This trend has been propelled by the growth of the middle income earners in the country. For the entire growth period, appetite for new
multi-units housing has also been increasing immensely leading to approval of resi- dential building plans to climb higher.
The growth of the sector has attracted a horde of developers who have continued to boost investment in residential housing and office space. Despite the fact that financing for property development has for quite some time remained a hurdle in the country, the real estate sector continued to experience a boom with an increased demand in real estate developments.
This significant demand in the sector has in the recent past led to stability that saw an increase in urbanization and formal market expansion turning this sector into one of the star turns in the country.
Further, the industry has generally shown resilience for a long period of time raising the housing demand in the country. This significant demand in the sector has in the recent past led to stability that saw an increase in urbanization for a long period of time raising the housing demand in the country. This flexibility has been attracting many developers in the market
with nairobi being rated as the most pre- ferred investment destination; experienc- ing swift and dramatic growth.
Kenya’s recent devolution of power to local authority brought on significant growth in the industry. Developers and investors started branching out of the capital city into the satellite towns and the suburbs. The expanding consumer base led to the mushrooming of developments in the leafy suburbs in the country which in turn saw the increase in prices of apart- ments in these areas. based on this profit- ability found in high-end properties, many developers began to shift their focus on high-end segments because of the promised profit return.
As a result of demand and investors’ confidence in the entire sector, land prices also hiked immensely in the upper town region. This rapid growth in turn attracted both local and international investors which led to notable development in the real estate and infrastructure sectors. These investments from private equity houses, paved way for inves- tors to develop large, defensible, institutional quality assets.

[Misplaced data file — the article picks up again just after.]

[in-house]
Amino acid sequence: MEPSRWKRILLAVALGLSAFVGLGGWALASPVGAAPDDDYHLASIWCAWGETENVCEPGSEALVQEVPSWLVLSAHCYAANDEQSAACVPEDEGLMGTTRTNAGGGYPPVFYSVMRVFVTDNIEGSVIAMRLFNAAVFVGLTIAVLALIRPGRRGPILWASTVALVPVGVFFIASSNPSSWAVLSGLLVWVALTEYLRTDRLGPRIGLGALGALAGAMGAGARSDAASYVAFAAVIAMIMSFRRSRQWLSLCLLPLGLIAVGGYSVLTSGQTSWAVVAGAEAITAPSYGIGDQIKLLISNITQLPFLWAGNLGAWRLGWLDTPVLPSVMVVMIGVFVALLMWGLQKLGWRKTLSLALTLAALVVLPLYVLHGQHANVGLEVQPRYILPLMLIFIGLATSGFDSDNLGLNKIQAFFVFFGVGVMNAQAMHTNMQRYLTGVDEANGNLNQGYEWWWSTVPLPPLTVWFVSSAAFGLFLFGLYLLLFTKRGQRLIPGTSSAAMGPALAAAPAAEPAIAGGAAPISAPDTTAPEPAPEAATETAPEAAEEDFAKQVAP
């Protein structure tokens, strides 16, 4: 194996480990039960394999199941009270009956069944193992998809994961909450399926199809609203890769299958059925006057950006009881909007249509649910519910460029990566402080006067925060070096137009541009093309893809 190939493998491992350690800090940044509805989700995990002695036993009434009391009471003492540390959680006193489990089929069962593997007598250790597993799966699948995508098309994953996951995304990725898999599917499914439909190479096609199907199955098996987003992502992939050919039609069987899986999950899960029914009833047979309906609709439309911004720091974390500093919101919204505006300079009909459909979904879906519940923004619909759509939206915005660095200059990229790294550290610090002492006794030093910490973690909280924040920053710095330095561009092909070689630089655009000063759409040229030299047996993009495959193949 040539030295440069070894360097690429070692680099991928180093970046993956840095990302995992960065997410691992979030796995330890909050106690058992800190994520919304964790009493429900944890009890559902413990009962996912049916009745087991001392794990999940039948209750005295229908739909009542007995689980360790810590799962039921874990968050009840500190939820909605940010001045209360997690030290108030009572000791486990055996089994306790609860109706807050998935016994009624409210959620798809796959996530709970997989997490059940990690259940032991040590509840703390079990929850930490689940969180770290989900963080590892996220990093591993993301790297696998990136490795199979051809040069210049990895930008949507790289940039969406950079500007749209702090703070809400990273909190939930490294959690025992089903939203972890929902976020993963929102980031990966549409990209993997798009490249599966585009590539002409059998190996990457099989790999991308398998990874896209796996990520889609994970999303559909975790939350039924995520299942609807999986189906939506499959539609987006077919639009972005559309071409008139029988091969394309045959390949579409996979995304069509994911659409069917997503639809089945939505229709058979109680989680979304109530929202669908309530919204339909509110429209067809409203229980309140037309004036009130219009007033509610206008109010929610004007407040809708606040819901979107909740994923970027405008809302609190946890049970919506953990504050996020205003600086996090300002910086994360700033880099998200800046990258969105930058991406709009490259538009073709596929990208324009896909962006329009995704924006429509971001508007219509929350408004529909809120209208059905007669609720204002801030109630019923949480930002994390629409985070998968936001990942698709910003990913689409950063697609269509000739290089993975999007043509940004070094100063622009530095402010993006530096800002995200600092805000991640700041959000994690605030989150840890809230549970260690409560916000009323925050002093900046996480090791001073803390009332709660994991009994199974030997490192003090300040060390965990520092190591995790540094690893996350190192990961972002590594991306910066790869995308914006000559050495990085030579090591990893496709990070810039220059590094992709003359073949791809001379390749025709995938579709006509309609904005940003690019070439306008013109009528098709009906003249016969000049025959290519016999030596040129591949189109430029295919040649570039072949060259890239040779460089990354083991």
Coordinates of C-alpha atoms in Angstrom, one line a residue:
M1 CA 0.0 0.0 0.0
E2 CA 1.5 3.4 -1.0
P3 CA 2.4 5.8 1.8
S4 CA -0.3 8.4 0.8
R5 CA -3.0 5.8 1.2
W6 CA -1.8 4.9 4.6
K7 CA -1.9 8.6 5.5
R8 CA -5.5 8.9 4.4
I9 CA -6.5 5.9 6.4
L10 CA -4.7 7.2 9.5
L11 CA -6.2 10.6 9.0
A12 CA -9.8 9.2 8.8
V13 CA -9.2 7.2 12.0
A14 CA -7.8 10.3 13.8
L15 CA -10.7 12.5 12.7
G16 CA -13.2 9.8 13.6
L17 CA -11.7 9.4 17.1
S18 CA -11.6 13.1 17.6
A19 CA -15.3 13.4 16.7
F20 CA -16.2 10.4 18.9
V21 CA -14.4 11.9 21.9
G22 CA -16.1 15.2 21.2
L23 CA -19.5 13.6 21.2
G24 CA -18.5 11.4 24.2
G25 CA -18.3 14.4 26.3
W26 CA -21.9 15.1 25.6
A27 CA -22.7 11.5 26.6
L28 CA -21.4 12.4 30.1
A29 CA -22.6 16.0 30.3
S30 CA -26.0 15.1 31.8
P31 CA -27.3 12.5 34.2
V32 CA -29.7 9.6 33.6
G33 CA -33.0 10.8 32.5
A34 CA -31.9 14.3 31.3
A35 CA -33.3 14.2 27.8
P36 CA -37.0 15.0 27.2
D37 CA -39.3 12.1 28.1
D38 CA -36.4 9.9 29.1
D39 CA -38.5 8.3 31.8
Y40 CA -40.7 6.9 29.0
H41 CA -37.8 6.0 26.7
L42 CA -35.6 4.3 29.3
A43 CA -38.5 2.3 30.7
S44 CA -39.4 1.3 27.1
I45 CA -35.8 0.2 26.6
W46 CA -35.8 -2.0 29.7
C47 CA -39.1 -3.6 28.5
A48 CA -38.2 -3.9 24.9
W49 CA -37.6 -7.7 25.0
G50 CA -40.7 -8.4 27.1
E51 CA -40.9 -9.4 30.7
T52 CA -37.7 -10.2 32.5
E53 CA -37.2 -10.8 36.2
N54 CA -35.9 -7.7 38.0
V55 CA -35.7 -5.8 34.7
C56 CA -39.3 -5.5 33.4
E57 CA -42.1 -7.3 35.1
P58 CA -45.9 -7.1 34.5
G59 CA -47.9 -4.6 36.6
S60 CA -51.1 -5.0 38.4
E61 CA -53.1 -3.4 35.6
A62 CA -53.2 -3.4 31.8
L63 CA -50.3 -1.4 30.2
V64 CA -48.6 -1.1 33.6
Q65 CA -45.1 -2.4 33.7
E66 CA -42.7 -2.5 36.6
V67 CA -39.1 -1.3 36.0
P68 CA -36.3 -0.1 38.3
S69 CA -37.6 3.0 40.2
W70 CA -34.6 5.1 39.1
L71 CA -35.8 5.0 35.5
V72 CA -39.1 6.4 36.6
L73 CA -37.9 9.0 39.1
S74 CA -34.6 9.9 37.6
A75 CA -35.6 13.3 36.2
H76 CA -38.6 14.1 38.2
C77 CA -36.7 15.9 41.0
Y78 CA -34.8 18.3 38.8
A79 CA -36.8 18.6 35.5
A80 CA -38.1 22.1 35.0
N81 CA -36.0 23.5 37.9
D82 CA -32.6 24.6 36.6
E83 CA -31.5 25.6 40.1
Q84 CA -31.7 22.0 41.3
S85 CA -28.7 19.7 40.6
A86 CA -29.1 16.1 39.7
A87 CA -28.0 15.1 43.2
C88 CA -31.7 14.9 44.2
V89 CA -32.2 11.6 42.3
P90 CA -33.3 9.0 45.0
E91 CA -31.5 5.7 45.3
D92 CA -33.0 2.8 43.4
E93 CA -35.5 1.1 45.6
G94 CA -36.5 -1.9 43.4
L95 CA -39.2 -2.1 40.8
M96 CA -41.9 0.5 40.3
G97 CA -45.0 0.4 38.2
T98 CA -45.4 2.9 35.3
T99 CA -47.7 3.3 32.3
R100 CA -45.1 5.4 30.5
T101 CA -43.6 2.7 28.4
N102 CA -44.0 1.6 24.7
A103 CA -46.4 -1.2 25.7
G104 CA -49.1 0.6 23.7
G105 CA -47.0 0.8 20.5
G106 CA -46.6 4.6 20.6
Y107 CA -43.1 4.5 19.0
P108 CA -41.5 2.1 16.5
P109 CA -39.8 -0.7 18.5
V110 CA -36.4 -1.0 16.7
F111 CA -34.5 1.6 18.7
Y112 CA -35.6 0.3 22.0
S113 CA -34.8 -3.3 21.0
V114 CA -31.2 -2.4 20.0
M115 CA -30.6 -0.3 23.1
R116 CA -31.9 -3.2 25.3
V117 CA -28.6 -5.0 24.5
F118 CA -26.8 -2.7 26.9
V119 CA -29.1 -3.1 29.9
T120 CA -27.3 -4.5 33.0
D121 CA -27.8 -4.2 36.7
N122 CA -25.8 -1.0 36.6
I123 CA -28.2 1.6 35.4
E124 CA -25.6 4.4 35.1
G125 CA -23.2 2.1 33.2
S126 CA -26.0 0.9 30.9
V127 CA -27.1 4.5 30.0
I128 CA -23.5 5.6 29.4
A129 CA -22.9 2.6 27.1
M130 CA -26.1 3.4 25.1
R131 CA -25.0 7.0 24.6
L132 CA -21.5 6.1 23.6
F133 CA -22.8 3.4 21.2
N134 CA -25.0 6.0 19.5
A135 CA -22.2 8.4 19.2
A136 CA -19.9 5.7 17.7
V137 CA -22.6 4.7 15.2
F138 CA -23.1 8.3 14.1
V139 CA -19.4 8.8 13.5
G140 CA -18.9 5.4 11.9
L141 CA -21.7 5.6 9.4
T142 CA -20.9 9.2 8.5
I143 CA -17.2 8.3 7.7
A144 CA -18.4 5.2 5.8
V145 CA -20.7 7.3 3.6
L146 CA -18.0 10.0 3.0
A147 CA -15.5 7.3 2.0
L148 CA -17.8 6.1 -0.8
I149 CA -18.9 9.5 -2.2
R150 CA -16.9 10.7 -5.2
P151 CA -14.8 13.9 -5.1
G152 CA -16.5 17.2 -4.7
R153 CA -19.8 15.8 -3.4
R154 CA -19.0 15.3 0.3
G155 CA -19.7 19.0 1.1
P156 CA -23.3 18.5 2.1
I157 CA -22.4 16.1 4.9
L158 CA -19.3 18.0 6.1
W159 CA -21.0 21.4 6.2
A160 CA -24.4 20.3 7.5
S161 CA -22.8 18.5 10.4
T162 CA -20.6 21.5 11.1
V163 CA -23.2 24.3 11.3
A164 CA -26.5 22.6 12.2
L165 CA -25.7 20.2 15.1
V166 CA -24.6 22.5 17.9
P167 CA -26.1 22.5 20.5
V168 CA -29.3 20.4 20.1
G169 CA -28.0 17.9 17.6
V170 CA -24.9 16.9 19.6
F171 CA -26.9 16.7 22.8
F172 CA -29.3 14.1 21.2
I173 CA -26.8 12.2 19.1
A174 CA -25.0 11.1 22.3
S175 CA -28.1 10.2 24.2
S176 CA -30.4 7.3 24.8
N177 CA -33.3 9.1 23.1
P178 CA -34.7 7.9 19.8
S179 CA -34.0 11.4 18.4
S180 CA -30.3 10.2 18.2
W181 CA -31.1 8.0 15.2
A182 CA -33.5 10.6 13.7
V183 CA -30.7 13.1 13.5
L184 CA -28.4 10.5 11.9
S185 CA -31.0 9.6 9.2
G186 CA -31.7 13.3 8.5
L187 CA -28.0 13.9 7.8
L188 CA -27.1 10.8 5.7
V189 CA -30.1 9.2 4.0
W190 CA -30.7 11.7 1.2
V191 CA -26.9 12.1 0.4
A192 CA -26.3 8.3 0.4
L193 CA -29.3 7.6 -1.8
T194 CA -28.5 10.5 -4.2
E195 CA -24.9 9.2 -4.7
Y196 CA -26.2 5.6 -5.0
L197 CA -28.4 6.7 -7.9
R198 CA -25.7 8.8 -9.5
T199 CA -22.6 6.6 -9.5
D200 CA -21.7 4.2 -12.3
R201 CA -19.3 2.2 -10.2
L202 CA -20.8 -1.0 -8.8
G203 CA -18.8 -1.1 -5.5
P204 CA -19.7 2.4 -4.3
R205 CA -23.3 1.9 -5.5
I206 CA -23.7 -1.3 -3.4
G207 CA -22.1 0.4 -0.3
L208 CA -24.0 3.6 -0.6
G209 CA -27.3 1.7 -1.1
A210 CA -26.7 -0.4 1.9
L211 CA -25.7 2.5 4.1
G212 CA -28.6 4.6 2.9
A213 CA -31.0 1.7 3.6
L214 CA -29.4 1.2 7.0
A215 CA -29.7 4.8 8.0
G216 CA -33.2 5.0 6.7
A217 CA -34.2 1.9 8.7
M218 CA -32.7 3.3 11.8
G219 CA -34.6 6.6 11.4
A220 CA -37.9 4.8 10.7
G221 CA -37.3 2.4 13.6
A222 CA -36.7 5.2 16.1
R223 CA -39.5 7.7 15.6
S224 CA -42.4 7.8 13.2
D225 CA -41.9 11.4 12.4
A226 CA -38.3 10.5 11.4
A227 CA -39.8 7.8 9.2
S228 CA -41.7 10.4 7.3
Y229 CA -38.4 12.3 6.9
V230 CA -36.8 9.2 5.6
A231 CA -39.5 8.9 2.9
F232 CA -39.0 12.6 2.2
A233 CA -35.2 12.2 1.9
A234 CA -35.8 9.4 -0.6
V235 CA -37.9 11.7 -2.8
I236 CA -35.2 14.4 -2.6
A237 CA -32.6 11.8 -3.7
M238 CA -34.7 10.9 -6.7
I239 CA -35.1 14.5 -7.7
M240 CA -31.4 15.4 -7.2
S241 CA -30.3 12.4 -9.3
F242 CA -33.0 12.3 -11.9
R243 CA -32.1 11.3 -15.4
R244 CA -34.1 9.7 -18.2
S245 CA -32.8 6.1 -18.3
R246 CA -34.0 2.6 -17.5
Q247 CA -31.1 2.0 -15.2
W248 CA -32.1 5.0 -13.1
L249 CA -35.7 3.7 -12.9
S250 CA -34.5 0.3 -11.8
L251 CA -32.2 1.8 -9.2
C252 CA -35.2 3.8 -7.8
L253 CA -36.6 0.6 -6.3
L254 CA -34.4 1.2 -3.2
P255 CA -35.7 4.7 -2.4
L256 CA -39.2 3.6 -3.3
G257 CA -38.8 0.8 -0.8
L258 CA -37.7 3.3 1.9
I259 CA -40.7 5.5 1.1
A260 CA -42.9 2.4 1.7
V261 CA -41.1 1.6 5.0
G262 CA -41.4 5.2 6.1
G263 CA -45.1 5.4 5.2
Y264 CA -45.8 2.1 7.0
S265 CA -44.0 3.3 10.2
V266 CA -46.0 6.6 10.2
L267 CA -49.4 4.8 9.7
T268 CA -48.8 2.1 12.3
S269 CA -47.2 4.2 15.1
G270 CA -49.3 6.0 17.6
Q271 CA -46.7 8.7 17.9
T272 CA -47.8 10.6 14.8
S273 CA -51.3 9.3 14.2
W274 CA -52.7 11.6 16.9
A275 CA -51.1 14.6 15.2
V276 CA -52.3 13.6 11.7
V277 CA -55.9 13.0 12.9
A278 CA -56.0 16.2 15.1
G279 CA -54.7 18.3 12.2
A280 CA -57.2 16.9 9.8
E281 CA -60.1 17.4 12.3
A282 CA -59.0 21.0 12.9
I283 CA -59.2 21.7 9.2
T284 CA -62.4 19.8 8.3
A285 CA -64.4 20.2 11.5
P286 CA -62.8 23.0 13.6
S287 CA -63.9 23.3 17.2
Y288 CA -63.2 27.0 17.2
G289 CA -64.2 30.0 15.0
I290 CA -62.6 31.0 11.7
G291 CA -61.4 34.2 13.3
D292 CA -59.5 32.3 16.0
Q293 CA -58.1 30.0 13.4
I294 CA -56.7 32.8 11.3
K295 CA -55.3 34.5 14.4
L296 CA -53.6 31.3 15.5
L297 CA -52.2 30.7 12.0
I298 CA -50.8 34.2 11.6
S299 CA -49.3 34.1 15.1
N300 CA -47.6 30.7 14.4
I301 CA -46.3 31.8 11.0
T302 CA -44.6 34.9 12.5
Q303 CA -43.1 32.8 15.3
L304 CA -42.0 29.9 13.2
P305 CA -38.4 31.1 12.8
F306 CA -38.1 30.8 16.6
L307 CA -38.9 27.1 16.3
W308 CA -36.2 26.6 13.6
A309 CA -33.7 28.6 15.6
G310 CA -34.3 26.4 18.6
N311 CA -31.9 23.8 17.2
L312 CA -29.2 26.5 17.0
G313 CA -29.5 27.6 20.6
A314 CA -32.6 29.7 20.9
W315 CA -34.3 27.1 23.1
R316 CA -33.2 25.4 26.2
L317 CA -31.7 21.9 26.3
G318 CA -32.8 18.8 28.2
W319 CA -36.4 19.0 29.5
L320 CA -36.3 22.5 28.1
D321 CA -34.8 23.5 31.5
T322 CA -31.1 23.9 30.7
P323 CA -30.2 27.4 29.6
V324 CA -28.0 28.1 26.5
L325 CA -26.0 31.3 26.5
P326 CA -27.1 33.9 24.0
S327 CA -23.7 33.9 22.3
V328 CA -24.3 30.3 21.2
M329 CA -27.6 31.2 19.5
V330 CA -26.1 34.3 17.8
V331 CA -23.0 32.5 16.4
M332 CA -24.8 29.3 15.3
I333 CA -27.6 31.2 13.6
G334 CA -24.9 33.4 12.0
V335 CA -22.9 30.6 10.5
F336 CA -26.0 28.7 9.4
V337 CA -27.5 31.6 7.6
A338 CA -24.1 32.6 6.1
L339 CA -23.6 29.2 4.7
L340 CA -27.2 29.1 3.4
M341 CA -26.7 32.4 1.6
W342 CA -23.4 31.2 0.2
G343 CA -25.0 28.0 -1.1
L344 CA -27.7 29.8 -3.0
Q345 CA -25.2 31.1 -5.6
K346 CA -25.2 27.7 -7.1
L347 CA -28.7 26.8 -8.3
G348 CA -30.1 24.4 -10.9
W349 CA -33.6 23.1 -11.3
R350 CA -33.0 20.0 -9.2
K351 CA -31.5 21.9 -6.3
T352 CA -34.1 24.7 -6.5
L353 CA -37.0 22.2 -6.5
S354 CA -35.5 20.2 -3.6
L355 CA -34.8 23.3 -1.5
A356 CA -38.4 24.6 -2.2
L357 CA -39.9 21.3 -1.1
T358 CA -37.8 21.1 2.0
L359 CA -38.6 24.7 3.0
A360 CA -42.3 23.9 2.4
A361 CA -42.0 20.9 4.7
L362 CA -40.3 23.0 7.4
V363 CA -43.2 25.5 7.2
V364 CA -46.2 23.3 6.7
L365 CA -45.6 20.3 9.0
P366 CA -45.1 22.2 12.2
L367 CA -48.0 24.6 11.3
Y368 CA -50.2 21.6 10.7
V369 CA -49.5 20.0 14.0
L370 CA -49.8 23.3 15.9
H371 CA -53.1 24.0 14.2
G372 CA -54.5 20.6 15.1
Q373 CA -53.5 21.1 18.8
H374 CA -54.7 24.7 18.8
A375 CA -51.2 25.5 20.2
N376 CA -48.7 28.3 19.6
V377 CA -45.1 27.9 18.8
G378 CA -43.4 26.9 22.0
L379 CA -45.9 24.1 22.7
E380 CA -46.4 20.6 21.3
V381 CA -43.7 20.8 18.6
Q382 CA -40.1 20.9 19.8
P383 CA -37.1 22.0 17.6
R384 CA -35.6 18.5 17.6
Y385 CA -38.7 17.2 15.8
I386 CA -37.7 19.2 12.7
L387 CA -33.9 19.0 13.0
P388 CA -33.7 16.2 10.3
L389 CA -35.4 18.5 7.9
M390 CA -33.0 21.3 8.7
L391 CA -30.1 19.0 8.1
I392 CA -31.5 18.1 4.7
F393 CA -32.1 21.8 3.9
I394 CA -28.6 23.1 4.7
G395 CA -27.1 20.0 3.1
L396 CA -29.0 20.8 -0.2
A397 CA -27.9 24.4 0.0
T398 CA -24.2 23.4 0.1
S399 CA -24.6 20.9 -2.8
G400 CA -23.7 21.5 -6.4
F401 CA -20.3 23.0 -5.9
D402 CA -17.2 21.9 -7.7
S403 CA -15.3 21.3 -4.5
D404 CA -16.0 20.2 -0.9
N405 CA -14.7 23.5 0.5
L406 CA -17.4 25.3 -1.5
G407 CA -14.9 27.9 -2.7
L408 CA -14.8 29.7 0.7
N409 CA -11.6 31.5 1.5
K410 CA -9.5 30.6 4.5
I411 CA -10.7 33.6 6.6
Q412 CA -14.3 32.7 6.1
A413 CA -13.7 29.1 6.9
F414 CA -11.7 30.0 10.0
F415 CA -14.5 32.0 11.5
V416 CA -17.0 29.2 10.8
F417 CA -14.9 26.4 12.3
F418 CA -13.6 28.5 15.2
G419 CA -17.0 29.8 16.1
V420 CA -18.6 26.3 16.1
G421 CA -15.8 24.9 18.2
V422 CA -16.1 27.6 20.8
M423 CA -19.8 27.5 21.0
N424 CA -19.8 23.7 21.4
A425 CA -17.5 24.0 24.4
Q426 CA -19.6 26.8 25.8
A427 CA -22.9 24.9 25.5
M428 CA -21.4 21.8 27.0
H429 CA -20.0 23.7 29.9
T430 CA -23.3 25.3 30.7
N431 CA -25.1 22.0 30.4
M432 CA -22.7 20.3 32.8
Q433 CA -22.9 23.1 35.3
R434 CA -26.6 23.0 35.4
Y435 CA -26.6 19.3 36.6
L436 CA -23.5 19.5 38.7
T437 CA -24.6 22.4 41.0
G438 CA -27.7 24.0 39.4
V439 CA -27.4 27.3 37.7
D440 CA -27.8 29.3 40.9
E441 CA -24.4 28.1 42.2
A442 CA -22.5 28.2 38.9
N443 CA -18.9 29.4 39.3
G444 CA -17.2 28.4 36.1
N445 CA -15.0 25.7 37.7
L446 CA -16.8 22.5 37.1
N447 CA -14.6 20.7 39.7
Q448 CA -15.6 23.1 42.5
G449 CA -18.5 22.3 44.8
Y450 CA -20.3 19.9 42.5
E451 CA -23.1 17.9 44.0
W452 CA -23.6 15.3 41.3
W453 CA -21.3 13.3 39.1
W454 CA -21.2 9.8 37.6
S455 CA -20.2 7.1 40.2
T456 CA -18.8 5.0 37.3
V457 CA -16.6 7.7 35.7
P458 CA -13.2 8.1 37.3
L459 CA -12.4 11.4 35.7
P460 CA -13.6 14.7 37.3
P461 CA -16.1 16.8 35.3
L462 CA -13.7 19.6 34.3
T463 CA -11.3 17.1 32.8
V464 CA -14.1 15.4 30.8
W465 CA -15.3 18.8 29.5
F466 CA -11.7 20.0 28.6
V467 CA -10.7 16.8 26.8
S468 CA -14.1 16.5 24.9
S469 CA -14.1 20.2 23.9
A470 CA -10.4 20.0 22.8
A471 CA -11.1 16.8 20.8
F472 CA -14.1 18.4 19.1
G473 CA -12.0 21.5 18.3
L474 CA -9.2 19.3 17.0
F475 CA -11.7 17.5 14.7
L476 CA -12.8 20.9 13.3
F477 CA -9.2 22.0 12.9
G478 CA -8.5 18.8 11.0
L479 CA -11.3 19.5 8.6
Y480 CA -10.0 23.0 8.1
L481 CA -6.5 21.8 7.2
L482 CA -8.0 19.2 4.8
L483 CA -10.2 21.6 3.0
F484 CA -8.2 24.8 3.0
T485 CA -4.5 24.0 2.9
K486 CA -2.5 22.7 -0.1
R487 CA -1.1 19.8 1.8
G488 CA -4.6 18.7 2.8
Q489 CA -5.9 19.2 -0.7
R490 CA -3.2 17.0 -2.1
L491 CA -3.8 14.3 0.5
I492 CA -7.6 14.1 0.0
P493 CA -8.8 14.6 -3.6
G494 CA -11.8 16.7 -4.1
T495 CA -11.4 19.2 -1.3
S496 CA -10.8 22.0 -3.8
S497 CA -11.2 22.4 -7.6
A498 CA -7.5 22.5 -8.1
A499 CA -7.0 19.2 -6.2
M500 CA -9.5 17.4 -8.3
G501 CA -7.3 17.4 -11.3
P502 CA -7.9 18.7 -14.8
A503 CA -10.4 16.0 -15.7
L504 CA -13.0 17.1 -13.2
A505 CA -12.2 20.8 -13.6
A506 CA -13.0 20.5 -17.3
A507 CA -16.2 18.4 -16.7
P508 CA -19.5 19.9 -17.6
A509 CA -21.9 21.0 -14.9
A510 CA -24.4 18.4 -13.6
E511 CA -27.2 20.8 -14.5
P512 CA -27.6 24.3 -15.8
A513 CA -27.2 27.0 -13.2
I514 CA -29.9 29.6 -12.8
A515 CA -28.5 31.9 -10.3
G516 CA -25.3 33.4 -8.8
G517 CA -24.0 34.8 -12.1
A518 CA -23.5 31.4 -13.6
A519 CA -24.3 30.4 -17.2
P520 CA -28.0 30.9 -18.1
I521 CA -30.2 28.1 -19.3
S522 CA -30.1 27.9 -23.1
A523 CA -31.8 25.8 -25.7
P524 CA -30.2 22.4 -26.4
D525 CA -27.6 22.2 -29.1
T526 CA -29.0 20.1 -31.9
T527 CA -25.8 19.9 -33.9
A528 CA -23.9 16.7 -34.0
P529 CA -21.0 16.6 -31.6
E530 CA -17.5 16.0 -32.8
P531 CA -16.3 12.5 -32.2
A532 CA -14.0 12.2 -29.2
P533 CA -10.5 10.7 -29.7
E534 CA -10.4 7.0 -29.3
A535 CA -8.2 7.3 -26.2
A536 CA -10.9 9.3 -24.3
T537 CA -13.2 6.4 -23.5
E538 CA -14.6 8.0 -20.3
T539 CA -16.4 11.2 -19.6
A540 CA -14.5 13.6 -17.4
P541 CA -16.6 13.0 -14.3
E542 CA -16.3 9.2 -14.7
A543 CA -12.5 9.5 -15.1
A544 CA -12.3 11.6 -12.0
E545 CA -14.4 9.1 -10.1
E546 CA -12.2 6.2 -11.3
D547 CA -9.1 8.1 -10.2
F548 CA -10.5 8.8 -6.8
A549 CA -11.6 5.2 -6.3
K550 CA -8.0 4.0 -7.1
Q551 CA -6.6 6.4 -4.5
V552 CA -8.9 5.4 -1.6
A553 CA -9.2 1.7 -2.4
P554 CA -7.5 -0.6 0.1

Increase in buyers’ preference, I want to believe, is yet another factor that greatly contributed to the growth of the sector brought about by developers presenting their prospects with more diverse options. According to a report pub
lished early 2016 by oxford busi- ness group, property sales prices increased by 8.3 percent in 2014 while rentals prices on the other hand raised by 9.8 percent.
by type of property, apartment prices grew the most at 13.4 percent and 10.4 percent respectively while semi-detached houses were up by
9.7 and 10.5 percent.
This profit jump up made the sector the most formalized with many potential businessmen opting to invest their money in office space, residential housing and land.
Property index has raised concern with experts warning that supply is exceeding demand in the market. The report indicates that in the sec- ond quarter of this year, rental prices have fallen owing to an increase in the number of completed units join- ing the market. It further revealed that home sales prices have been falling since August last year; this as a result of a correction in asking prices.
The rejuvenated achievement of the sector has started showing signs of decline as more buyers are being put off by the high prices. The high supply is against low demand; there is a looming worry that if this trend is not rectified, it will be one of the forces that will actually pull down
Increase in land prices
Land in the areas close to the CbD has become unaffordable for many Kenyans; few people can afford land in Kileleshwa today. As a real estate
agent I have only met a select num- ber of property owners who are will- ing to part with Kes 250 million plus
Kenya has a growing middle class that is looking for affordable and secure housing. With the current
for an acre of land in these locations. The report painted a picture of a snowball effect in that the increase in the prices of land ultimately resulted in people moving out of rental houses and buying the land itself.
Interestingly, the growing infra- structure and development in these satellite towns has been blamed for the increase in the value of property which has in turn resulted in poor sales.
To paint a more vivid picture of the current scenario; an acre in the city is fetching up to Kes 300 million while in Upper Hill, an acre sells for Kes 500 million.
The present situation can be traced back to the devolved gov- ernment system and its heavy
investment in infrastructure, which opened up nairobi’s satellite towns to major development especially in the real estate sector while also creating investment opportunities in the counties. The favorable political climate also served to attract both local and foreign investors to these towns, who wanted to capitalise on the opportu- nities for growth and development. These developments and new inter- est in the market eventually saw to the increase in the price of land.